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Get the facts. And the help you need.

Sexually Transmitted Infections (STIs)

Sexually transmitted infections (STIs) are also commonly referred to as venereal disease, and are some of the most common diseases that you can get from another person through sexual contact. With more than 20 STIs in existence, they affect more than 110 million men and women in the United States. Luckily, most are treatable. How do you know if you might have one? What is the best treatment? The following information should help answer these questions.

What are sexually transmitted infections (STIs)?

STIs are infections that are normally passed from one person to another through sexual contact. They can be relatively harmless or they can be painful, irritating, debilitating and even life threatening.

What causes STIs?

Bacteria and viruses that thrive in warm, moist environments within the body cause STIs.

How do STIs spread?

Most STIs are spread through bodily fluid transfers during sexual activity. Sexual activity can be defined as vaginal, anal or oral sex. However, there are some STIs that are transmitted by contact with infected blood. For instance, a STI may pass between people who share infected needles, while another STI may be passed from an infected mother to her child during pregnancy, childbirth or nursing.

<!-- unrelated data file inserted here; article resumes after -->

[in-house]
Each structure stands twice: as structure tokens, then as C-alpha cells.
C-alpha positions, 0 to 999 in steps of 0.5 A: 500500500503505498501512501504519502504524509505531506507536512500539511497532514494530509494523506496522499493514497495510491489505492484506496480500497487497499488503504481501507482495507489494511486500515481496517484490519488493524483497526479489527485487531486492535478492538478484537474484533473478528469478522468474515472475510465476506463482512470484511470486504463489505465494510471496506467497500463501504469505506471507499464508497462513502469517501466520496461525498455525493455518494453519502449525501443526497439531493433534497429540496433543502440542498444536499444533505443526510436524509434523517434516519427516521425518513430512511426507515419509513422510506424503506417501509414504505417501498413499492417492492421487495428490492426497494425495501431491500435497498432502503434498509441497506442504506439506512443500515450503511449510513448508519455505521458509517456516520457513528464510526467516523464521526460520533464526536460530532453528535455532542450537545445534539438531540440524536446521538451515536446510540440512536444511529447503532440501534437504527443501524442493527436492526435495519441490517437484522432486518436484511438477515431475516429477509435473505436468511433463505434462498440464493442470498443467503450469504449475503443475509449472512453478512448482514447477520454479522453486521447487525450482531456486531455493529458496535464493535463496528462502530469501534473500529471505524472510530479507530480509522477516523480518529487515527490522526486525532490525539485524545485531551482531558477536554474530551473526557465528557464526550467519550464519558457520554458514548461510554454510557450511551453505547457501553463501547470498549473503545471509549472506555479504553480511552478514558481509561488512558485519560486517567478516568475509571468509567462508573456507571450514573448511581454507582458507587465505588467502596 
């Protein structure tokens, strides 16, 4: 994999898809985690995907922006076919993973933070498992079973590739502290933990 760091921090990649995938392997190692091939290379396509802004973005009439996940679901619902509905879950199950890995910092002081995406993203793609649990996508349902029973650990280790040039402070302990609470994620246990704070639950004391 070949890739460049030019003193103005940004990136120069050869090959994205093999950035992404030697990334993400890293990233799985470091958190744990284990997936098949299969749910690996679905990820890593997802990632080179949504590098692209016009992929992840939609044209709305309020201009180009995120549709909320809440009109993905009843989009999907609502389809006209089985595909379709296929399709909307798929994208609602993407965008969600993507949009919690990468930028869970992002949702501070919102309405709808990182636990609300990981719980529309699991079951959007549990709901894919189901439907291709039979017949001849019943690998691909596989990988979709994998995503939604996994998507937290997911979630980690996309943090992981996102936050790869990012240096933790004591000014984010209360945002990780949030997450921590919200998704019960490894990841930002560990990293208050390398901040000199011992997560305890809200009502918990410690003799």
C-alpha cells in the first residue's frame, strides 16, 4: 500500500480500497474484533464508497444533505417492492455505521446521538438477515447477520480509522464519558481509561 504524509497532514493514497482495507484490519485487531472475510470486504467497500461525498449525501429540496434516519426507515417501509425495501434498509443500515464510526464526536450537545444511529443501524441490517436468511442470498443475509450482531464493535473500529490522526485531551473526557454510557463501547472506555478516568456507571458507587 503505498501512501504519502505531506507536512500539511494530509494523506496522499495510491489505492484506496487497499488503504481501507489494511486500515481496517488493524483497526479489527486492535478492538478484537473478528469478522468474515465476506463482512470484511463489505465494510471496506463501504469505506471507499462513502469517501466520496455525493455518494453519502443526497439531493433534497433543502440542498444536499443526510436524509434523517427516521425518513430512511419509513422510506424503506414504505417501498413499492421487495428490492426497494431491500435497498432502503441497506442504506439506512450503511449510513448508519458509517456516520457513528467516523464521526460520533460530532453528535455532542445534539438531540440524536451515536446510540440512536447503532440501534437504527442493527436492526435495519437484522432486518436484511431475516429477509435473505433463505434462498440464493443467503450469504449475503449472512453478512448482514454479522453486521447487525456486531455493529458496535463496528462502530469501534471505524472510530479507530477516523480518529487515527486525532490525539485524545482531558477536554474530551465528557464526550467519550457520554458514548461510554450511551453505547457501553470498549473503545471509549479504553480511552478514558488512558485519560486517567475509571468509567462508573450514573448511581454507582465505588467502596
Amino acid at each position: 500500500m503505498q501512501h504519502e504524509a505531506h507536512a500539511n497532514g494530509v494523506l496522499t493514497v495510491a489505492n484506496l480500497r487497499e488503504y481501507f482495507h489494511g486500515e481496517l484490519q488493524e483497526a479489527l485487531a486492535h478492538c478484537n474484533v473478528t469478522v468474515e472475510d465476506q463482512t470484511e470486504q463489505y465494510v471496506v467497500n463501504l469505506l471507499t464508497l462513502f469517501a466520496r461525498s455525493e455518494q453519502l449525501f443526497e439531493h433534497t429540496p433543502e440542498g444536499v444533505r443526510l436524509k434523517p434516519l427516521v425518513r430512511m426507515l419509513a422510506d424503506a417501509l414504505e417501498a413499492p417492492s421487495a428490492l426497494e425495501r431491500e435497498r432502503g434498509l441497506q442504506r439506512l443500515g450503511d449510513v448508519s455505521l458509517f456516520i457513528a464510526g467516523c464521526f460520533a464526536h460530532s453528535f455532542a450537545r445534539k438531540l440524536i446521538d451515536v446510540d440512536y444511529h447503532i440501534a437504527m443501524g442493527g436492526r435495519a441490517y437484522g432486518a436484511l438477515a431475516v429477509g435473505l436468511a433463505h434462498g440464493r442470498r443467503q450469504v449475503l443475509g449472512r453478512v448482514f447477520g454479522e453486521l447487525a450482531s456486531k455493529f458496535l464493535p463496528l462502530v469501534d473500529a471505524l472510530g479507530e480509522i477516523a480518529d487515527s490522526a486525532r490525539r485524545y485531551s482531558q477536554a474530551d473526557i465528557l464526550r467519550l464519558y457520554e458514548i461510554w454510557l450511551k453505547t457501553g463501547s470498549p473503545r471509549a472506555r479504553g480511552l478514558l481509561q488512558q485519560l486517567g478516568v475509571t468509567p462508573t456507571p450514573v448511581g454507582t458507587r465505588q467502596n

STIs cannot be transmitted through casual contact (e.g., shaking hands) or objects such as clothing or toilet seats.

What are the symptoms for STIs?

Often there are no symptoms. However, some symptoms that may be indicative of a STI are the following:

  • an unusual discharge or odor from the vagina
  • pain in the pelvic area – the area between the belly button and genitals
  • pain in the groin area – the area around the genitals
  • genital burning or itching
  • bleeding from the vagina that is not a regular period
  • pain deep inside the vagina during sexual intercourse
  • penile drip or discharge
  • sores, bumps or blisters near the genitals, rectum or mouth
  • burning and pain during urination or bowel movement
  • frequent urination

Who is at risk for STIs?

STIs can affect men and women of all backgrounds and economic levels. However, some research suggests that STIs may be most prevalent among teenagers and young adults since they are more likely to have multiple sex partners during their lifetime. Individuals who are using dirty needles when injecting intravenous drugs are also at risk.

How are STIs diagnosed?

Most STIs can be diagnosed through an examination by a doctor, a culture of the secretions from the vagina or penis, or a blood test.

What are the most common types of STIs and how are they treated?